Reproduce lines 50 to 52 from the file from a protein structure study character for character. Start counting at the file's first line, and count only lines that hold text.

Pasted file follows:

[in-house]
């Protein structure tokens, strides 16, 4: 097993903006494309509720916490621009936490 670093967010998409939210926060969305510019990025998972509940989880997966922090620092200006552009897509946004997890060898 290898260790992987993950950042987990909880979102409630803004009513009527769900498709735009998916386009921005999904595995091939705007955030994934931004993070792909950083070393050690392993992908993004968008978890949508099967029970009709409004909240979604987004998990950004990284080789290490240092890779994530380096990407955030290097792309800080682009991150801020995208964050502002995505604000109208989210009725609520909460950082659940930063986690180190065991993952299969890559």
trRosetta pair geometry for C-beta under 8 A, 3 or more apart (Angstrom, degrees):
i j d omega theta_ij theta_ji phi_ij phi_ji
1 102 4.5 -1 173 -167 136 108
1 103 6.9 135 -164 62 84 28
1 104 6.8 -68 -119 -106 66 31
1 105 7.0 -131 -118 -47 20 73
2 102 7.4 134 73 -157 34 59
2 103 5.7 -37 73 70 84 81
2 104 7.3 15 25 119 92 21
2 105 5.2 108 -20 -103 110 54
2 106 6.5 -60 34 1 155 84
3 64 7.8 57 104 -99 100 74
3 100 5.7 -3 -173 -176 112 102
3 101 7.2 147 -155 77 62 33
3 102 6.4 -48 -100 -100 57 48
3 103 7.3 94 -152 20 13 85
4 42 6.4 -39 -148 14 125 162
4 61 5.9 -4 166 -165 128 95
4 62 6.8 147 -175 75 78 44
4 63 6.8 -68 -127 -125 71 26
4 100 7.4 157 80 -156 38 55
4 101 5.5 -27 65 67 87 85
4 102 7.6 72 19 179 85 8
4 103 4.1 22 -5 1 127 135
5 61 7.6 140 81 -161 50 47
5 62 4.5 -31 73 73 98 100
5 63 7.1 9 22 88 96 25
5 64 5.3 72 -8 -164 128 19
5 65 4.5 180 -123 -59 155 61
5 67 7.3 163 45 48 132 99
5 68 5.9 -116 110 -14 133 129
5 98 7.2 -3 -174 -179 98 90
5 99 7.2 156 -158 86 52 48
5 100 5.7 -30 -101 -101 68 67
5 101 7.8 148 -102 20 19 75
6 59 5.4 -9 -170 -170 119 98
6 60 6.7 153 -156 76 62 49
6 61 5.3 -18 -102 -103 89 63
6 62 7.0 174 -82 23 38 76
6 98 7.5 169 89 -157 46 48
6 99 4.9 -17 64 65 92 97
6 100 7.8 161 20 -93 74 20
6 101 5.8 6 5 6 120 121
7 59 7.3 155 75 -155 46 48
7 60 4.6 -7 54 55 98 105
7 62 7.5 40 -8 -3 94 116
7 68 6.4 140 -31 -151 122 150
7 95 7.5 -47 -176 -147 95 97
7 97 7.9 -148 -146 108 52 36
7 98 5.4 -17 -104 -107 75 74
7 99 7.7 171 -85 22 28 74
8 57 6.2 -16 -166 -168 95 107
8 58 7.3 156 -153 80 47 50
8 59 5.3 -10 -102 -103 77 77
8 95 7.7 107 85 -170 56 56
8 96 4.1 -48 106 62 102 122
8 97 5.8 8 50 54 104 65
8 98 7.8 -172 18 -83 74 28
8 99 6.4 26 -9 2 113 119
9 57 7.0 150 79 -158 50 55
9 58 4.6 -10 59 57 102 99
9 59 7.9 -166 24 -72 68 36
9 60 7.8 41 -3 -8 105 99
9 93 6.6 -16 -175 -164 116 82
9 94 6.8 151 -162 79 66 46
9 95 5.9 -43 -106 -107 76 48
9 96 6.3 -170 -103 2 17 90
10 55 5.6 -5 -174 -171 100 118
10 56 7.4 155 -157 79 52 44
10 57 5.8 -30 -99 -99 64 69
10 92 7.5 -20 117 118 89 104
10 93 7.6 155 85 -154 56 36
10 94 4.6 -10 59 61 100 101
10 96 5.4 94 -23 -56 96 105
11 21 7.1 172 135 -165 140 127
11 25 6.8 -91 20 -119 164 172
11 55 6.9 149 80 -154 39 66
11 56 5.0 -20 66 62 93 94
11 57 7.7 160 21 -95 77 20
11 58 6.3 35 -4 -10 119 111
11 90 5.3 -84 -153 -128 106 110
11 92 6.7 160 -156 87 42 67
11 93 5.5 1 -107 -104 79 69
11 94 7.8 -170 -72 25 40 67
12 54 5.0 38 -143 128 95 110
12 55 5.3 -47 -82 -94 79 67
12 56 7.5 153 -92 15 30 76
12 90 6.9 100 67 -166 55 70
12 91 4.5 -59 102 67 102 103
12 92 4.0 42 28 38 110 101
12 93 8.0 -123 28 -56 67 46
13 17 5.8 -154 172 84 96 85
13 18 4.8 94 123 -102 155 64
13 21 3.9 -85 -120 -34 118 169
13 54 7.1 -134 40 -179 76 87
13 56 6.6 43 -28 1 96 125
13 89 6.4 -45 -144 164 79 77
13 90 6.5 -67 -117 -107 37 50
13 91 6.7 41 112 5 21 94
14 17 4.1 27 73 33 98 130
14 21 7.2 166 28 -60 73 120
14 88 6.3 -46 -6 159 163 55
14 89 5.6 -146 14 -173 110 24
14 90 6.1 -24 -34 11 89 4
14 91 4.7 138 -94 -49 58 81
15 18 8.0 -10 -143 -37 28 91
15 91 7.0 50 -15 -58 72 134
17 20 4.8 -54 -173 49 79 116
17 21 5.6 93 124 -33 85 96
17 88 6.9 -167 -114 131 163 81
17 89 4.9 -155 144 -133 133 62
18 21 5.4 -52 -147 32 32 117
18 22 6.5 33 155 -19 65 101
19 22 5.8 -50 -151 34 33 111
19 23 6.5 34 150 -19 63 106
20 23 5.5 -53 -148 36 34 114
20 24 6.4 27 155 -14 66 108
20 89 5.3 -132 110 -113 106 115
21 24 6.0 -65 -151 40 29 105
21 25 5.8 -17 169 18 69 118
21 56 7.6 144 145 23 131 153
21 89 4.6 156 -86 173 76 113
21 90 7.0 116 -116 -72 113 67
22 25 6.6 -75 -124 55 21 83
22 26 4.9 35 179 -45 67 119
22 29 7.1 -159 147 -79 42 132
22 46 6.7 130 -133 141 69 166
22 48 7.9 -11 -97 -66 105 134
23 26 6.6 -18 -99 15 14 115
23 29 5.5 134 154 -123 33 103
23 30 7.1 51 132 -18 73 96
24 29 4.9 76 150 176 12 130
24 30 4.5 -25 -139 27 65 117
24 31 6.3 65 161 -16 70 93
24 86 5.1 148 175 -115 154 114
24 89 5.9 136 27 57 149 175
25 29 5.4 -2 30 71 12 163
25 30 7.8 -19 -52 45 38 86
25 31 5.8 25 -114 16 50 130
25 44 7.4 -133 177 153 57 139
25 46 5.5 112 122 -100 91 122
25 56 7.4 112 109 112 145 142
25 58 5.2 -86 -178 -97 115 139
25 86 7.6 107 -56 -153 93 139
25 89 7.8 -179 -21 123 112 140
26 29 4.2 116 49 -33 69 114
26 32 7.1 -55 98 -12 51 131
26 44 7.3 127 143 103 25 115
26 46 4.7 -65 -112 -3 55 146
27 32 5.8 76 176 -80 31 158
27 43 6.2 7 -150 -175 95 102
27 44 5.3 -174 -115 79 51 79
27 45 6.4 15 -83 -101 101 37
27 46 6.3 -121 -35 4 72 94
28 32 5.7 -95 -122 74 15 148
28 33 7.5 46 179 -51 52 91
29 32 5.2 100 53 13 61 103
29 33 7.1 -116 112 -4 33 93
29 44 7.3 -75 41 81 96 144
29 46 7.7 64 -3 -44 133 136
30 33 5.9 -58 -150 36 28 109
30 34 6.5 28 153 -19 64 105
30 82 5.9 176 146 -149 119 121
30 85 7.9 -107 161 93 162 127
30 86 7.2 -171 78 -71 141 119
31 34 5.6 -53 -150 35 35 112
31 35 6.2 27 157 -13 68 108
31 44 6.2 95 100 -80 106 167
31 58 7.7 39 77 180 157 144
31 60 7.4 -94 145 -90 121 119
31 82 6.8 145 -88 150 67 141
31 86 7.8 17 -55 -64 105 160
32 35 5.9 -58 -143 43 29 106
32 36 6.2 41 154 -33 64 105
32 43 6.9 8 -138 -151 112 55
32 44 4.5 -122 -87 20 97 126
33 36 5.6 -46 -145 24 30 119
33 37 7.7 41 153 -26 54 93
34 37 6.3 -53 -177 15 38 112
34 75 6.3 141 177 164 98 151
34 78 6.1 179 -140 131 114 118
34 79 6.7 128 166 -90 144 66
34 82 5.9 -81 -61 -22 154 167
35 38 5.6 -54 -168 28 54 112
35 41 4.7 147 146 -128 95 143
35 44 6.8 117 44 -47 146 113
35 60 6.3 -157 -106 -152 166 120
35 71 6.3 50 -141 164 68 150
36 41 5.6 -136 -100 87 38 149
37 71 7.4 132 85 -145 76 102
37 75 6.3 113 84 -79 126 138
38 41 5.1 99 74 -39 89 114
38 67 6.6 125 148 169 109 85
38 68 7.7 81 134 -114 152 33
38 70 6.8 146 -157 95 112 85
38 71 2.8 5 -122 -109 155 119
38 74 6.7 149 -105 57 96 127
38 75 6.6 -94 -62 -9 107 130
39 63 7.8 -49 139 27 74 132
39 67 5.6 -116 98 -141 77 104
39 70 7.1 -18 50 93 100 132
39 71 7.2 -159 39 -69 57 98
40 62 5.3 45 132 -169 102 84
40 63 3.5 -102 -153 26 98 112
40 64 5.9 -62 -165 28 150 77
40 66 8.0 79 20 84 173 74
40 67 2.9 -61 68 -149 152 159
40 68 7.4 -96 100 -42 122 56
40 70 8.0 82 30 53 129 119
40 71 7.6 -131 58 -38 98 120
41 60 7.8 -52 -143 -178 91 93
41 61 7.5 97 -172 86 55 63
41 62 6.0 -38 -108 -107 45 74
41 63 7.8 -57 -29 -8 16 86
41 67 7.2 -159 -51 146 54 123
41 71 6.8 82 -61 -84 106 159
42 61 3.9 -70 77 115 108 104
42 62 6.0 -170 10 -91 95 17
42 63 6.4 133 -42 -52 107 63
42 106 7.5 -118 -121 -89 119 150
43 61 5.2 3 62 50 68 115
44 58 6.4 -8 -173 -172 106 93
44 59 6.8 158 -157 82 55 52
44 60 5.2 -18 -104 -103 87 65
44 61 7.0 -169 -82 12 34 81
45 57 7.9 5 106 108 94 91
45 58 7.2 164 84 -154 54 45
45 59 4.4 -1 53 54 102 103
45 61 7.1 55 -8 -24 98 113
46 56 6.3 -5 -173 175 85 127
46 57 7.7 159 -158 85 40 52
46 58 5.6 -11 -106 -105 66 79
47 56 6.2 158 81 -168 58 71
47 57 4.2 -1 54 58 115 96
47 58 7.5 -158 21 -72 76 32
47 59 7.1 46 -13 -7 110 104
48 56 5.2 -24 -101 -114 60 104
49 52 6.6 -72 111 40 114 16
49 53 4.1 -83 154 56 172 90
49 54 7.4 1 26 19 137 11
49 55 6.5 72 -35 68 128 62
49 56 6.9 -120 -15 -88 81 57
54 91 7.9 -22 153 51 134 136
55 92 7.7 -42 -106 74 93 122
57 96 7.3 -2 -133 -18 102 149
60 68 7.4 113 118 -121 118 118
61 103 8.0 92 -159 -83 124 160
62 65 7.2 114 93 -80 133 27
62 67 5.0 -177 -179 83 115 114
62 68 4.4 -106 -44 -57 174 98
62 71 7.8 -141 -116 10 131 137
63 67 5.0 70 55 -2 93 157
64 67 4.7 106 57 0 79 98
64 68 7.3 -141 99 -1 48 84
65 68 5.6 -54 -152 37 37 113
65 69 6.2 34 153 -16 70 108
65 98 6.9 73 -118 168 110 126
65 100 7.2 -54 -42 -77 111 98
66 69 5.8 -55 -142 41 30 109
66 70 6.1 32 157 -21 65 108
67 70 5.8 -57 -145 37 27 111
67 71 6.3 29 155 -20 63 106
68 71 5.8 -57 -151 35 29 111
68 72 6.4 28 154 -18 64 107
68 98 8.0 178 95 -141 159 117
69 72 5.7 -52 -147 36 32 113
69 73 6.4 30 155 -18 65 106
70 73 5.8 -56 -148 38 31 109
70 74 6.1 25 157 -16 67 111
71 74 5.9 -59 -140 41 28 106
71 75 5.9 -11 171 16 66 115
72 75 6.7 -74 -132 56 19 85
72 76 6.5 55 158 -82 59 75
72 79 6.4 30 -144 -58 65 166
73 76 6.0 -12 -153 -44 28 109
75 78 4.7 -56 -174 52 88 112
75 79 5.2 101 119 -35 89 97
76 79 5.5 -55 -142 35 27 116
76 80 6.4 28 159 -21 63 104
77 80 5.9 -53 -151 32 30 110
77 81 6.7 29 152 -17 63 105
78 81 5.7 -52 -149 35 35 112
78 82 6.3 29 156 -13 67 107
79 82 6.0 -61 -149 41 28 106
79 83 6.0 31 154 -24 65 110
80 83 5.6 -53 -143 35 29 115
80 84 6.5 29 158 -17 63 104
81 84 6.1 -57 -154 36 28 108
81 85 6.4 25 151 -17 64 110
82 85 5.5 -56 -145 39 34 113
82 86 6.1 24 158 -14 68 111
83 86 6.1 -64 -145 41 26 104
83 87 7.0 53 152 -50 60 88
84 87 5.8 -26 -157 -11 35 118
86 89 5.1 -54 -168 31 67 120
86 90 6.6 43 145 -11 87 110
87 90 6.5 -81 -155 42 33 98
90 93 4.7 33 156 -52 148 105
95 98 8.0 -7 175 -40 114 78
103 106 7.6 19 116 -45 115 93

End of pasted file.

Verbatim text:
7 95 7.5 -47 -176 -147 95 97
7 97 7.9 -148 -146 108 52 36
7 98 5.4 -17 -104 -107 75 74